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History will dance on an old ‘snagboat’ in Anacortes   

This Sunday afternoon in Anacortes, a company of dancers, with some help from anyone who wants to join in, will perform an interpretive dance aboard the old “snagboat” W.T. PRESTON that kept Puget Sound waters clear of obstacles for much of the 20th century.

Snagboats have been operated around here by the US Army Corps of Engineers for more than 130 years. Nowadays, a more modern vessel called the PUGET travels up and down Puget Sound pulling snags — which are floating logs —and other floating obstacles out of the waterways to prevent them from interfering with commercial and recreational boaters.

Before the PUGET, the boat that served here for decades was a sternwheeler called the W.T. PRESTON. It was a common sight along the 520 bridge back in the 1970s, and it was retired in 1981. It’s been on display for almost 40 years up in Anacortes, where it’s been permanently beached to make it easier to preserve.

Kate Clark is the Education and Media Curator of the Anacortes Museum, which owns and maintains the W.T. PRESTON. She says the PRESTON was made from elements of even earlier vessels, and it’s really more like three historic boats in one.

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“The PRESTON is actually kind of a ‘Frankenstein boat’ of a lineage of other snagboats that worked the riverways,” Clark said. “It started in 1882 with the SKAGIT, which the Congress earmarked $20,000 to build a snagboat that could clear the riverways . . . and in 1929, the SKAGIT became the SWINOMISH. It was updated, and again, materials from the SWINOMISH became the PRESTON.”

The PRESTON is open to visitors every summer and a fair number of tourists stop by and get the standard experience of being aboard a historic specialized vessel.

But Kate Clark, who grew up in Anacortes and is also an artist, saw an opportunity to do a little more. She set out to do a little something different to create more meaningful engagement for visitors to the PRESTON.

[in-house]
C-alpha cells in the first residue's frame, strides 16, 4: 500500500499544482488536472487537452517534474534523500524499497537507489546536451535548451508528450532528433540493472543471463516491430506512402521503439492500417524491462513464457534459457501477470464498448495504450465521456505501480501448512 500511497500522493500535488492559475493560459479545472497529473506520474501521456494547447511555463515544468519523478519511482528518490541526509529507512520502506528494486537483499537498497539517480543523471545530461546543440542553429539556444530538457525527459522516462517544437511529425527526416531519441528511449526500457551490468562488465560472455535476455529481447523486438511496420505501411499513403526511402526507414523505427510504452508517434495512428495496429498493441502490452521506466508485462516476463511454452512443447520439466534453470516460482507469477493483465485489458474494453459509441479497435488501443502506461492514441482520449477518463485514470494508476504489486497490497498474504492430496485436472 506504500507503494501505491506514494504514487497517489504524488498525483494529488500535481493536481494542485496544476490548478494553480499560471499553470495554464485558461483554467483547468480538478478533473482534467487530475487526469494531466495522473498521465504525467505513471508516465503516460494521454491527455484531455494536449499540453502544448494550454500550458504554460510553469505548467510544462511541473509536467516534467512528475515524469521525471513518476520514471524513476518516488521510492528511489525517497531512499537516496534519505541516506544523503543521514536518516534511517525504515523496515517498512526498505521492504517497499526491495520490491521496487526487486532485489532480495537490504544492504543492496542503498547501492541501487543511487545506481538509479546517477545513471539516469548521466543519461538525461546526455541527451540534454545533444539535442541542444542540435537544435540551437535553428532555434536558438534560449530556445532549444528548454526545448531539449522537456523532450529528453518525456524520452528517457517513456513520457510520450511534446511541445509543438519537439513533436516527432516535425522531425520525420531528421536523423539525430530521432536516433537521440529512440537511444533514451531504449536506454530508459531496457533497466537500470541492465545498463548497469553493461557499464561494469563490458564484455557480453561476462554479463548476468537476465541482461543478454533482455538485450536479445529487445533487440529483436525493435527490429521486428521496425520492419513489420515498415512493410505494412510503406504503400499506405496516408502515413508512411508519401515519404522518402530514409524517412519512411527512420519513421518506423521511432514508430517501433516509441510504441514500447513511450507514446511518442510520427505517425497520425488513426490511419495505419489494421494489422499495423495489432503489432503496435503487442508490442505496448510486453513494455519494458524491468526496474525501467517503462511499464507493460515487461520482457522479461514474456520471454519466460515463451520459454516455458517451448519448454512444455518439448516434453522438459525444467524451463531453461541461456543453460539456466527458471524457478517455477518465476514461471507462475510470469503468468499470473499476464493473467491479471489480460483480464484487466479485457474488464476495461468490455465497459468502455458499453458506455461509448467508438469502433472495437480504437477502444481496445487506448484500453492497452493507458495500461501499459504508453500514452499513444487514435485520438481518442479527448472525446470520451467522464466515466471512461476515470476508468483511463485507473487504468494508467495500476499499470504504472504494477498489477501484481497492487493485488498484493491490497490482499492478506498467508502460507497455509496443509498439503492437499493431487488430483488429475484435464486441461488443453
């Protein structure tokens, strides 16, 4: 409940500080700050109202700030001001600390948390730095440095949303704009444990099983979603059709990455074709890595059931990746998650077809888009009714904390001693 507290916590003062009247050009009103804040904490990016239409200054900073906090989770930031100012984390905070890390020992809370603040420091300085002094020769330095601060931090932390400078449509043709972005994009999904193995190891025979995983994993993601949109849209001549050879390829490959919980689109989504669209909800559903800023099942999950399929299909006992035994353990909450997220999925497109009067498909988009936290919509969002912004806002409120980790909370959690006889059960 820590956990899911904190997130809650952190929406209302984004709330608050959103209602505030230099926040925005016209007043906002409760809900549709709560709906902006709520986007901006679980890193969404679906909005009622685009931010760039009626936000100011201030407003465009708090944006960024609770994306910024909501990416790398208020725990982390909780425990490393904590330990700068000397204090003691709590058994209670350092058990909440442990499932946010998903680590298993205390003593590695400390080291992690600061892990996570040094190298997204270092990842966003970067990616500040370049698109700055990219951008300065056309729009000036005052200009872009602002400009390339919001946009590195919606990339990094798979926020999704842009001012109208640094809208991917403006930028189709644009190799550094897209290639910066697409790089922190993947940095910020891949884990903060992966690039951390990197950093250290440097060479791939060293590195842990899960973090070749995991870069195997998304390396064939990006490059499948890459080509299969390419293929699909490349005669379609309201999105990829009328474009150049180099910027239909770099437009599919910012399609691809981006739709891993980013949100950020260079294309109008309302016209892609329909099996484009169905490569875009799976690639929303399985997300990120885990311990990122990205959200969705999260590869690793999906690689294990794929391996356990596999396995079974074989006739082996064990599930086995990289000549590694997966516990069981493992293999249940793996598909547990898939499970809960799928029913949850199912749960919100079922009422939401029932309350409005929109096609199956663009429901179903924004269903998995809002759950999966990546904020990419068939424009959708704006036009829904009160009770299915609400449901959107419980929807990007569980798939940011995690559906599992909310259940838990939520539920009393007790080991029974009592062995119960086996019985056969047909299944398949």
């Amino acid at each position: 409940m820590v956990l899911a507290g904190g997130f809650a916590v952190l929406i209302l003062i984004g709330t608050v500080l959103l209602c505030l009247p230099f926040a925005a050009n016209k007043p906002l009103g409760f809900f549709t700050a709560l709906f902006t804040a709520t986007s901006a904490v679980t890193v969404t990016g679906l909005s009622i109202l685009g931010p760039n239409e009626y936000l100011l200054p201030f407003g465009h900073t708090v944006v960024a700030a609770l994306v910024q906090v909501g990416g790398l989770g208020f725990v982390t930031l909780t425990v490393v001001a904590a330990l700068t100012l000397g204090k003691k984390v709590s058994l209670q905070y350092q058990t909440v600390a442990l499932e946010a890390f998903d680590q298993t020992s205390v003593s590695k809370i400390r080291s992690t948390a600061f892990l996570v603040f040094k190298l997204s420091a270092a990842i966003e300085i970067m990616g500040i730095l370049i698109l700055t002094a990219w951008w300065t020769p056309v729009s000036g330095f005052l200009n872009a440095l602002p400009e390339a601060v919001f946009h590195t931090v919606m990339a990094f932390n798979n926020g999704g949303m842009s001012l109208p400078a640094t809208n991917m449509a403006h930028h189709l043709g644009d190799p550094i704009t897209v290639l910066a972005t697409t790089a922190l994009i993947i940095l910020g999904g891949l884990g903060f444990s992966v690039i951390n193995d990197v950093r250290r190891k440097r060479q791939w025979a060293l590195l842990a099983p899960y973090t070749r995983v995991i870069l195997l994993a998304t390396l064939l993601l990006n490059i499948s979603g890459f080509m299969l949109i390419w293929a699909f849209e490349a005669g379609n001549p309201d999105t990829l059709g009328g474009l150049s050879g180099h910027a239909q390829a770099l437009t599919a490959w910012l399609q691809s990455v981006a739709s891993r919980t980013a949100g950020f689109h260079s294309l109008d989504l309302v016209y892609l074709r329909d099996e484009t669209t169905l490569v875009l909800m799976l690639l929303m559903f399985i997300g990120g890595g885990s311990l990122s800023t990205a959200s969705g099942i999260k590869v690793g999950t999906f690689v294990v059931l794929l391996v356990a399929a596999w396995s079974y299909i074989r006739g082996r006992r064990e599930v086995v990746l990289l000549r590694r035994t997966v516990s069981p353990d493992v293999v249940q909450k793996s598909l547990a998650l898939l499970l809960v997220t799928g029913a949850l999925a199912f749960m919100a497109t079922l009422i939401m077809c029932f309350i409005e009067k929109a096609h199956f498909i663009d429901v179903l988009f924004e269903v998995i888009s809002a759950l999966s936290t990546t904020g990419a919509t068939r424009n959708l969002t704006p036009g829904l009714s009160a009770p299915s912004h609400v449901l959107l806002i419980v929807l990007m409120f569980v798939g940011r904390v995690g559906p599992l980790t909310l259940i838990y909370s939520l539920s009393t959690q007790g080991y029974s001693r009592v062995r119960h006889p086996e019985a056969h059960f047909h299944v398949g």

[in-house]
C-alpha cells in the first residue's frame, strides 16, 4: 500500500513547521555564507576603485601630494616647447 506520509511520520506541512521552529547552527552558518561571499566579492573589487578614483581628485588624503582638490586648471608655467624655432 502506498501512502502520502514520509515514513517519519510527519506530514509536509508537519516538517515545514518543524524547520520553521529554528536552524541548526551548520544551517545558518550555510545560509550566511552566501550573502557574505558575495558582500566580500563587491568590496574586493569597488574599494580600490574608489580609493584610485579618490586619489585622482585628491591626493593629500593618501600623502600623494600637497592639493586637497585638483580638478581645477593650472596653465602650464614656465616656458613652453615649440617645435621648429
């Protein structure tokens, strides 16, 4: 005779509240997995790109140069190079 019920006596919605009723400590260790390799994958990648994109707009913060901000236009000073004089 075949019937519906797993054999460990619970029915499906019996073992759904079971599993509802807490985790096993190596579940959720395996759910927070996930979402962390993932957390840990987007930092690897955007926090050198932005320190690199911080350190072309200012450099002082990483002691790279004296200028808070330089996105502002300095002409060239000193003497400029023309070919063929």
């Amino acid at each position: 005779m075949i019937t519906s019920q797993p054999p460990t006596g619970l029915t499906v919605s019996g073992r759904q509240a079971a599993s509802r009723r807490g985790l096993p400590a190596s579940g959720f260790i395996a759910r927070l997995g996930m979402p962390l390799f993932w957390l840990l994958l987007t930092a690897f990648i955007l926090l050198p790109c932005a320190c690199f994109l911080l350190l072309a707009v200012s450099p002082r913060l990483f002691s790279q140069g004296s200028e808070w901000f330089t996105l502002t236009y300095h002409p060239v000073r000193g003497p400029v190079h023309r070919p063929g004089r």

Earlier this year, the Anacortes Museum put out the call for artists to propose artistic projects to interpret the history of the vessel in unexpected ways.

Clark says that a Seattle-based choreographer named Alice Gosti made an impression on the Anacortes Museum selection committee.

“We were impressed by Alice’s proposal to have the dance company MALACARNE come because it was clear they had spent some time understanding the history of the boat and wanting to do work that was in direct response to it,” Clark said. “We had also seen documentation of a past work they did called Bodies of Water for the Seattle waterfront, and it was easy to imagine something like that occurring at the PRESTON.”

The result is that on Sunday, July 21 at 5 p.m., choreographer Alice Gosti and her dance company MALACARNE will be at the WT PRESTON to perform an hour-long interpretive dance.

The best part is, anyone can participate – all ages and abilities – and admission is free.

Alice Gosti says her group’s work will interpret the long history of the PRESTON and the people who served aboard it.

“The main idea is to create this long line of people that enters and exits all the different doors of the W.T. PRESTON,” Gosti said. “And then, we’re filming it with a drone from outside, so basically it looks like there is an infinite line of people that is going in and out of the boat.”

Kate Clark says that if you can stand or if you can sit, then you are qualified to participate – there is no previous dance experience required. To help with the visual portion of the performance, participants are asked to wear clothing in the color palette of blues, greens, and greys.

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A program like this at a history museum or historic vessel is somewhat unusual. It’s easy to imagine a typical visit to a similar place consisting only of a friendly volunteer helpfully handing out brochures and visitors then wandering quietly around taking in the sights. It’s clear that what’s going on in Anacortes this weekend is a more active, more engaged — and more engaging – approach to connecting people and history.

“I definitely believe that museums are living organisms, and in order for them to stay alive they need to be in conversation with the community and their visitors,” Clark said. “And I really don’t see a hard line between art and creative production and the telling of history. In fact, I think they’re one in the same. It’s really just about the methods that are maybe sometime different. What I think these artists are doing is really just another form of interpretation and that’s what historians are doing as well.”

And if participating (or just watching) an interpretive dance performance aboard an old snagboat weren’t enough, Clark says that this weekend is also Shipwreck Fest, a giant annual summertime community swapmeet and flea market held in downtown Anacortes just a few blocks from the W.T. PRESTON.

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If you go:

Anacortes Museum Maritime Heritage Center and Snagboat W.T. PRESTON
703 R Avenue, Anacortes

Wear clothing in the color palette of blues, greens, and greys.

More from Feliks Banel.

 

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